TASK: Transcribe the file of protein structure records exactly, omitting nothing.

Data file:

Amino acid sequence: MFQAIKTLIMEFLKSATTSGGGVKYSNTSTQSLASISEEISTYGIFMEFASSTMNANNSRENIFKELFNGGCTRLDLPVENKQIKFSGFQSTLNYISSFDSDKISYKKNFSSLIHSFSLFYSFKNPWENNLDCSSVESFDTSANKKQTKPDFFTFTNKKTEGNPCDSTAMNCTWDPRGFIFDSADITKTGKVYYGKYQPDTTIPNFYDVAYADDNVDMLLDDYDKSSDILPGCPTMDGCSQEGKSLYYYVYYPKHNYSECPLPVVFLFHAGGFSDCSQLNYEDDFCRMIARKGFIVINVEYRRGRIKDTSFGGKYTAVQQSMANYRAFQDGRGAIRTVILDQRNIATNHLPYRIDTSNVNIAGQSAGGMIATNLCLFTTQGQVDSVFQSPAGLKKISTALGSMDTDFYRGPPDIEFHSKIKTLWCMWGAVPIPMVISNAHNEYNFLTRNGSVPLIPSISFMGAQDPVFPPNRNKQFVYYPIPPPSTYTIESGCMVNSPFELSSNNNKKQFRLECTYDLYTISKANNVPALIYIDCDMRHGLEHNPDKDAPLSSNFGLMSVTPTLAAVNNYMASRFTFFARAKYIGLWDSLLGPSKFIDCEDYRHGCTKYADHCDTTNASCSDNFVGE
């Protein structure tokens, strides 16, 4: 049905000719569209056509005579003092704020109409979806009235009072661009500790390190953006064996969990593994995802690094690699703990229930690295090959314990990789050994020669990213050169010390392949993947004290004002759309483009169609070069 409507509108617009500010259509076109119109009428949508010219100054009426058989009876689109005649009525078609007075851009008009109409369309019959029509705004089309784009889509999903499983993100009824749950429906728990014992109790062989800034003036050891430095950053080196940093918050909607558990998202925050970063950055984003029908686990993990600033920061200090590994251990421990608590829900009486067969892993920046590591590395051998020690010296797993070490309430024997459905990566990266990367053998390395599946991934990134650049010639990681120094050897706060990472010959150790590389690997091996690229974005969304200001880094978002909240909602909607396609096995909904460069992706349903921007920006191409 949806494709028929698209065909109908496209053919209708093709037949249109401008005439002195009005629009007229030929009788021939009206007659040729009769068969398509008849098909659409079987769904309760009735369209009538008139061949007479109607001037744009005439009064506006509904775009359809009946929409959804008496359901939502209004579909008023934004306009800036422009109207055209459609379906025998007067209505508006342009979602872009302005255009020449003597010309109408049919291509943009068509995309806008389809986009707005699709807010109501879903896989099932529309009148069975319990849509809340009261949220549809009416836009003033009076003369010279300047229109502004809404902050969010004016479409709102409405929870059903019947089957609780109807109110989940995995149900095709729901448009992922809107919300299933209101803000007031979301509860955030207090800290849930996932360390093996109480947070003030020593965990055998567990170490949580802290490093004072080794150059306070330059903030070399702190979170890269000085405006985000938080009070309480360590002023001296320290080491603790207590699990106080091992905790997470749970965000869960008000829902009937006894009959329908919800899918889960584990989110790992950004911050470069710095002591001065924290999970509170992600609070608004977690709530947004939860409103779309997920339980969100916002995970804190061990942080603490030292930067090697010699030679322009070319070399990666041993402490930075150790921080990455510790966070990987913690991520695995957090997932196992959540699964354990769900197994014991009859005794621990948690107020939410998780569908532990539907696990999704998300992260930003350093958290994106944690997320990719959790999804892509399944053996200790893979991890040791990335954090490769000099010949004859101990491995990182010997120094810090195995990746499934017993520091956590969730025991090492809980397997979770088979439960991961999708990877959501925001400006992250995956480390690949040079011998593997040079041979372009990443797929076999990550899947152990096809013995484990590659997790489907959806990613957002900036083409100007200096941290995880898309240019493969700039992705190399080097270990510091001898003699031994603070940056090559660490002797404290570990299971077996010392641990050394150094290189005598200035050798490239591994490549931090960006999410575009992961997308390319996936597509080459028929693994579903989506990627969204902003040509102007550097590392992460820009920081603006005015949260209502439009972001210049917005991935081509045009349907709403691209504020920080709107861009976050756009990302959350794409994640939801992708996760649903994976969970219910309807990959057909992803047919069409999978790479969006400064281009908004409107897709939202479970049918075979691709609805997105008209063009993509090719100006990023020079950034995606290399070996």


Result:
Amino acid sequence: MFQAIKTLIMEFLKSATTSGGGVKYSNTSTQSLASISEEISTYGIFMEFASSTMNANNSRENIFKELFNGGCTRLDLPVENKQIKFSGFQSTLNYISSFDSDKISYKKNFSSLIHSFSLFYSFKNPWENNLDCSSVESFDTSANKKQTKPDFFTFTNKKTEGNPCDSTAMNCTWDPRGFIFDSADITKTGKVYYGKYQPDTTIPNFYDVAYADDNVDMLLDDYDKSSDILPGCPTMDGCSQEGKSLYYYVYYPKHNYSECPLPVVFLFHAGGFSDCSQLNYEDDFCRMIARKGFIVINVEYRRGRIKDTSFGGKYTAVQQSMANYRAFQDGRGAIRTVILDQRNIATNHLPYRIDTSNVNIAGQSAGGMIATNLCLFTTQGQVDSVFQSPAGLKKISTALGSMDTDFYRGPPDIEFHSKIKTLWCMWGAVPIPMVISNAHNEYNFLTRNGSVPLIPSISFMGAQDPVFPPNRNKQFVYYPIPPPSTYTIESGCMVNSPFELSSNNNKKQFRLECTYDLYTISKANNVPALIYIDCDMRHGLEHNPDKDAPLSSNFGLMSVTPTLAAVNNYMASRFTFFARAKYIGLWDSLLGPSKFIDCEDYRHGCTKYADHCDTTNASCSDNFVGE
């Protein structure tokens, strides 16, 4: 049905000719569209056509005579003092704020109409979806009235009072661009500790390190953006064996969990593994995802690094690699703990229930690295090959314990990789050994020669990213050169010390392949993947004290004002759309483009169609070069 409507509108617009500010259509076109119109009428949508010219100054009426058989009876689109005649009525078609007075851009008009109409369309019959029509705004089309784009889509999903499983993100009824749950429906728990014992109790062989800034003036050891430095950053080196940093918050909607558990998202925050970063950055984003029908686990993990600033920061200090590994251990421990608590829900009486067969892993920046590591590395051998020690010296797993070490309430024997459905990566990266990367053998390395599946991934990134650049010639990681120094050897706060990472010959150790590389690997091996690229974005969304200001880094978002909240909602909607396609096995909904460069992706349903921007920006191409 949806494709028929698209065909109908496209053919209708093709037949249109401008005439002195009005629009007229030929009788021939009206007659040729009769068969398509008849098909659409079987769904309760009735369209009538008139061949007479109607001037744009005439009064506006509904775009359809009946929409959804008496359901939502209004579909008023934004306009800036422009109207055209459609379906025998007067209505508006342009979602872009302005255009020449003597010309109408049919291509943009068509995309806008389809986009707005699709807010109501879903896989099932529309009148069975319990849509809340009261949220549809009416836009003033009076003369010279300047229109502004809404902050969010004016479409709102409405929870059903019947089957609780109807109110989940995995149900095709729901448009992922809107919300299933209101803000007031979301509860955030207090800290849930996932360390093996109480947070003030020593965990055998567990170490949580802290490093004072080794150059306070330059903030070399702190979170890269000085405006985000938080009070309480360590002023001296320290080491603790207590699990106080091992905790997470749970965000869960008000829902009937006894009959329908919800899918889960584990989110790992950004911050470069710095002591001065924290999970509170992600609070608004977690709530947004939860409103779309997920339980969100916002995970804190061990942080603490030292930067090697010699030679322009070319070399990666041993402490930075150790921080990455510790966070990987913690991520695995957090997932196992959540699964354990769900197994014991009859005794621990948690107020939410998780569908532990539907696990999704998300992260930003350093958290994106944690997320990719959790999804892509399944053996200790893979991890040791990335954090490769000099010949004859101990491995990182010997120094810090195995990746499934017993520091956590969730025991090492809980397997979770088979439960991961999708990877959501925001400006992250995956480390690949040079011998593997040079041979372009990443797929076999990550899947152990096809013995484990590659997790489907959806990613957002900036083409100007200096941290995880898309240019493969700039992705190399080097270990510091001898003699031994603070940056090559660490002797404290570990299971077996010392641990050394150094290189005598200035050798490239591994490549931090960006999410575009992961997308390319996936597509080459028929693994579903989506990627969204902003040509102007550097590392992460820009920081603006005015949260209502439009972001210049917005991935081509045009349907709403691209504020920080709107861009976050756009990302959350794409994640939801992708996760649903994976969970219910309807990959057909992803047919069409999978790479969006400064281009908004409107897709939202479970049918075979691709609805997105008209063009993509090719100006990023020079950034995606290399070996």